Talk:William Matthew Scott

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Further information required[edit]

Further information (preferably with references) is required about the following items so that we can either eliminate them from research, or add them to the article:

  • Book: The Man by Will Scott (1930) (reference copy held by British Library). Brief information about plot and setting of this novel would helpful.

Thank you.--Storye book (talk) 13:42, 24 February 2011 (UTC)

  • Location: I strongly suspect that Will Scott used a small cottage at Hampton to write in. It is now demolished and replaced by lawn, and the site is at the south-east corner of Swalecliffe Avenue. It appears in the children's book Half Term Trail as Matchbox Cottage, both in the story and as an illustration on the end papers. Any confirmation of this usage of the cottage by the writer, or photographs of the original cottage, would be appreciated.

Storye book (talk) 15:16, 16 September 2011 (UTC)

Own research[edit]

As you can see from the history, I created this article, and from the citations you can see that all the research as of March 2013 was done from his published works and from public records. The article had to be created according to WP rules. The March 2013 book about Will Scott by Steventon and Ford (see bibliography) contains a lot of additional and important information, and is worth a look by anyone wanting to research the subject further.

However there remains further material which would be defined by WP as original research, and as such it cannot be included in the article until there are third party citations available. I am not getting any younger and don't want this material to be lost, so I'm going to write it here in the hope that corroboration and proper citations may one day be found for some of it.

Between 1959 and 1965 I lived as a child in High View Avenue, Herne Bay, next door to Will Scott and his wife Lily. I can confirm that he was indeed a recluse, and during that time I never saw him knowingly. Although he is said to have frequented The George pub nearby, my father was a regular customer, and did not mention seeing him there. One day his wife Lily brought a set of his Cherry books to our front door as a gift for my sisters and me. Later, Will Scott brought an extra book, The Great Expedition, to our front door, handed it politely to my mother, said a few words of explanation, and disappeared. I heard his voice - quiet and elegant - and that is my only experience of the man.

Words heard from Scott's garden: His study faced onto his garden and ours, and I'm sure he did listen to my sisters and me playing in the garden, because elements of the things we said appear in his last books. For example the title of one of the chapters in the 10th Cherry book, "At it again", was a phrase we used to shout very loudly in the garden. Our parents would regularly have big arguments and then make up and kiss in the kitchen. We could see them through the window, and used to shout, "At it again!". Later as we grew up we realised that the neighbours must have mistakenly thought that we were seeing more than just kissing - and maybe this would have amused Will Scott who then used it to a different purpose in his book. On one occasion my sisters and I had a long discussion about whether Scott was standing behind the thick privet hedge which divided his garden from ours. A similar discussion by the Cherry children appears in one of the books.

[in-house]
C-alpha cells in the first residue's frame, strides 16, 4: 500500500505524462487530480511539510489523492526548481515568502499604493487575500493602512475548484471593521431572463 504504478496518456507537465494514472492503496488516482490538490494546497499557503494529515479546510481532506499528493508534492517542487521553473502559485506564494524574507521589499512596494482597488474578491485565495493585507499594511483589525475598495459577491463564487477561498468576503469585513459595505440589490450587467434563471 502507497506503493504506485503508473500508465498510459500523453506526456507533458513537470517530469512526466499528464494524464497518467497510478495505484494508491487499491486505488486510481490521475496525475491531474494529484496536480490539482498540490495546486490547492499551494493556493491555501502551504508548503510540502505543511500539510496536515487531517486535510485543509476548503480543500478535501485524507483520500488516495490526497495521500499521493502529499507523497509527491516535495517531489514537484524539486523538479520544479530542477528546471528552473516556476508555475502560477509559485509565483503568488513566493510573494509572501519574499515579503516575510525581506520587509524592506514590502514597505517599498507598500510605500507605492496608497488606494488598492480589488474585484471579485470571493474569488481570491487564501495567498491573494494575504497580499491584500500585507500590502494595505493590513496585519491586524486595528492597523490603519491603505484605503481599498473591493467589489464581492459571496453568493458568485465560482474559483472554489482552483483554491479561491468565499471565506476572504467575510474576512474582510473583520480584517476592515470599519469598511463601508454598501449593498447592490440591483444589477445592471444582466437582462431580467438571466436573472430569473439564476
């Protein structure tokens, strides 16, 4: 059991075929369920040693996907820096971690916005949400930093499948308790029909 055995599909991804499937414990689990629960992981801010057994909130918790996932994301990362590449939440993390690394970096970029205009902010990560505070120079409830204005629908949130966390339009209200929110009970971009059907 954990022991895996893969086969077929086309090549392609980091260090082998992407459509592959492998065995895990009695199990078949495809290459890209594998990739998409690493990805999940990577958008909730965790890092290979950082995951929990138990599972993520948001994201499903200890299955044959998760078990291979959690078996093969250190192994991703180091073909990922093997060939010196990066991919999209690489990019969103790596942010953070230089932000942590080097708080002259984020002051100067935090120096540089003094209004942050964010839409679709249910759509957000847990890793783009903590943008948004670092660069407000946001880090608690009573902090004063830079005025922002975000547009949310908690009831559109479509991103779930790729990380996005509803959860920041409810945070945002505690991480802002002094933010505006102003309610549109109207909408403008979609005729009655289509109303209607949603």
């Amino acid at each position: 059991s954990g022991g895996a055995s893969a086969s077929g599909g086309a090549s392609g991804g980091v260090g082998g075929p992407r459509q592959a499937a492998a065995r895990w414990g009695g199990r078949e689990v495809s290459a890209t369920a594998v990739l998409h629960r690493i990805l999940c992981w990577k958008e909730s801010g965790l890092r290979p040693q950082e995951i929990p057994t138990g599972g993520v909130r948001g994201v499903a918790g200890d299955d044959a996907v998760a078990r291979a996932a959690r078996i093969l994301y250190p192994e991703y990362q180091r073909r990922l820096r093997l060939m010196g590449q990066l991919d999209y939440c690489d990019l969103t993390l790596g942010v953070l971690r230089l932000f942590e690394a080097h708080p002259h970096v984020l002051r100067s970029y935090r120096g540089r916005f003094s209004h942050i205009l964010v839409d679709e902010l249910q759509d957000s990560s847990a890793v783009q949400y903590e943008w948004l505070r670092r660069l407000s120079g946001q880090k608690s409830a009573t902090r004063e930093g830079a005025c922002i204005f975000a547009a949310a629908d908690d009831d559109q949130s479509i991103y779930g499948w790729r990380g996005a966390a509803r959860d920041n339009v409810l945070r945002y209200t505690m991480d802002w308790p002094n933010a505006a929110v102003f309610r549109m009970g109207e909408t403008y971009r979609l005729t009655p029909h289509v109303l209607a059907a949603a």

When my parents visited the Scotts: Neither the Scotts nor my parents socialised much outside the family, but on one brief occasion my parents were invited to visit next door for drinks and a chat. When they returned, they repeated some of the conversation to me and my sisters. They said that Scott had lived as a child in the north of England next to a factory which stank distressingly, and where houses were currently being pulled down in slum clearances, and they contrasted this with the Cherrys' comfortable lives. Scott had told them that he called Herne Bay "a little paradise" by comparison. My parents asked him whether the Cherry name was inspired by Apsley Garrard, and he said that it was. When asked whether he identified with Mr Cherry in the books, he said that he didn't, and that if he identified with anyone it was Mr Wilks the neighbour, as he saw himself as an observer.

Scott's funeral: On the day of his funeral, funeral cars appeared outside his house, and my parents spoke to a close female relative, probably one of Scott's daughters. She mentioned to them that Scott had asked for his ashes to be scattered, and that he should have no memorial. The relative added that this was because he was a very modest man.

--Storye book (talk) 09:53, 18 March 2013 (UTC)

External links modified[edit]

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